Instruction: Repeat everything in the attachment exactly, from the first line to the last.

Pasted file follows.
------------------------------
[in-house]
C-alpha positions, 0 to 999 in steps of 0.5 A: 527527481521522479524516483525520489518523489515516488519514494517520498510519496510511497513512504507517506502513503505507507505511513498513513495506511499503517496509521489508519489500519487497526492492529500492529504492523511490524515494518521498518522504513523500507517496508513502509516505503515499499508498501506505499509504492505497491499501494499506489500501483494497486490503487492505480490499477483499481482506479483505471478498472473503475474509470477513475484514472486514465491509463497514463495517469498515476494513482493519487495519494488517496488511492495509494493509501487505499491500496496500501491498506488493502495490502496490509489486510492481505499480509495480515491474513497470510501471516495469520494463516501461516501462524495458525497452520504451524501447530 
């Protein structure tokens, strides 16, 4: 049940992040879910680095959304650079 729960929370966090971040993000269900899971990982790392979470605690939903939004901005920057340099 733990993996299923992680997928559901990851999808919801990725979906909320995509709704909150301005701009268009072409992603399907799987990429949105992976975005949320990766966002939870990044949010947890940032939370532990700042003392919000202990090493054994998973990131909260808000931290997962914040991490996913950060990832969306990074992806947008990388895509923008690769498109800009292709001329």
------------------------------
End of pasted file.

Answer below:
[in-house]
C-alpha positions, 0 to 999 in steps of 0.5 A: 527527481521522479524516483525520489518523489515516488519514494517520498510519496510511497513512504507517506502513503505507507505511513498513513495506511499503517496509521489508519489500519487497526492492529500492529504492523511490524515494518521498518522504513523500507517496508513502509516505503515499499508498501506505499509504492505497491499501494499506489500501483494497486490503487492505480490499477483499481482506479483505471478498472473503475474509470477513475484514472486514465491509463497514463495517469498515476494513482493519487495519494488517496488511492495509494493509501487505499491500496496500501491498506488493502495490502496490509489486510492481505499480509495480515491474513497470510501471516495469520494463516501461516501462524495458525497452520504451524501447530 
């Protein structure tokens, strides 16, 4: 049940992040879910680095959304650079 729960929370966090971040993000269900899971990982790392979470605690939903939004901005920057340099 733990993996299923992680997928559901990851999808919801990725979906909320995509709704909150301005701009268009072409992603399907799987990429949105992976975005949320990766966002939870990044949010947890940032939370532990700042003392919000202990090493054994998973990131909260808000931290997962914040991490996913950060990832969306990074992806947008990388895509923008690769498109800009292709001329």